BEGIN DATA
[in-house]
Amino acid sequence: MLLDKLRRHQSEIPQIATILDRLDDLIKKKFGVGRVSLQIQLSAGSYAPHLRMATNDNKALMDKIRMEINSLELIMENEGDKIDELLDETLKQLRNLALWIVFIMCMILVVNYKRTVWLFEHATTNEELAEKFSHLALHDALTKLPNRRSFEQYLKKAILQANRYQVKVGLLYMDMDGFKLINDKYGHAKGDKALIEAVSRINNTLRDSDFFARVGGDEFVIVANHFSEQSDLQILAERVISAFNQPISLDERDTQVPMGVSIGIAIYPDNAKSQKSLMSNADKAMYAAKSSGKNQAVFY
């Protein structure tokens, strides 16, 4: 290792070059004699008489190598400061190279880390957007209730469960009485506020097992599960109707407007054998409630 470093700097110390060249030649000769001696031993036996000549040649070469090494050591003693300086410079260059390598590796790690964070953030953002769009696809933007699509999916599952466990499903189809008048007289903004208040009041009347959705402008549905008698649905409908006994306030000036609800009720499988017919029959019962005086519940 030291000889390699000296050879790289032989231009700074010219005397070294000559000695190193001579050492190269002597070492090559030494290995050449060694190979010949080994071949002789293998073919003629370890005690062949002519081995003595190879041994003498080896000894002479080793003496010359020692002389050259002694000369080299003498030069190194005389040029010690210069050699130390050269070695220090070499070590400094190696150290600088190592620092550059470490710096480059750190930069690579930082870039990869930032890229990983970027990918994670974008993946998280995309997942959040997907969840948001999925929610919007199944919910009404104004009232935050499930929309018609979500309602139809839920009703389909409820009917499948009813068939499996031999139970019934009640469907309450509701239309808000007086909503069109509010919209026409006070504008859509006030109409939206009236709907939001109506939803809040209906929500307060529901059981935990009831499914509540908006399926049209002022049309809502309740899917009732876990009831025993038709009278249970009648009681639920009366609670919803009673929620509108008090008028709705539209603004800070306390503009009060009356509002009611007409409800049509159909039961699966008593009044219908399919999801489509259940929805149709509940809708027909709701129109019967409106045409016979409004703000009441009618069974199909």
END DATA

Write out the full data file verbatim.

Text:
[in-house]
Amino acid sequence: MLLDKLRRHQSEIPQIATILDRLDDLIKKKFGVGRVSLQIQLSAGSYAPHLRMATNDNKALMDKIRMEINSLELIMENEGDKIDELLDETLKQLRNLALWIVFIMCMILVVNYKRTVWLFEHATTNEELAEKFSHLALHDALTKLPNRRSFEQYLKKAILQANRYQVKVGLLYMDMDGFKLINDKYGHAKGDKALIEAVSRINNTLRDSDFFARVGGDEFVIVANHFSEQSDLQILAERVISAFNQPISLDERDTQVPMGVSIGIAIYPDNAKSQKSLMSNADKAMYAAKSSGKNQAVFY
């Protein structure tokens, strides 16, 4: 290792070059004699008489190598400061190279880390957007209730469960009485506020097992599960109707407007054998409630 470093700097110390060249030649000769001696031993036996000549040649070469090494050591003693300086410079260059390598590796790690964070953030953002769009696809933007699509999916599952466990499903189809008048007289903004208040009041009347959705402008549905008698649905409908006994306030000036609800009720499988017919029959019962005086519940 030291000889390699000296050879790289032989231009700074010219005397070294000559000695190193001579050492190269002597070492090559030494290995050449060694190979010949080994071949002789293998073919003629370890005690062949002519081995003595190879041994003498080896000894002479080793003496010359020692002389050259002694000369080299003498030069190194005389040029010690210069050699130390050269070695220090070499070590400094190696150290600088190592620092550059470490710096480059750190930069690579930082870039990869930032890229990983970027990918994670974008993946998280995309997942959040997907969840948001999925929610919007199944919910009404104004009232935050499930929309018609979500309602139809839920009703389909409820009917499948009813068939499996031999139970019934009640469907309450509701239309808000007086909503069109509010919209026409006070504008859509006030109409939206009236709907939001109506939803809040209906929500307060529901059981935990009831499914509540908006399926049209002022049309809502309740899917009732876990009831025993038709009278249970009648009681639920009366609670919803009673929620509108008090008028709705539209603004800070306390503009009060009356509002009611007409409800049509159909039961699966008593009044219908399919999801489509259940929805149709509940809708027909709701129109019967409106045409016979409004703000009441009618069974199909």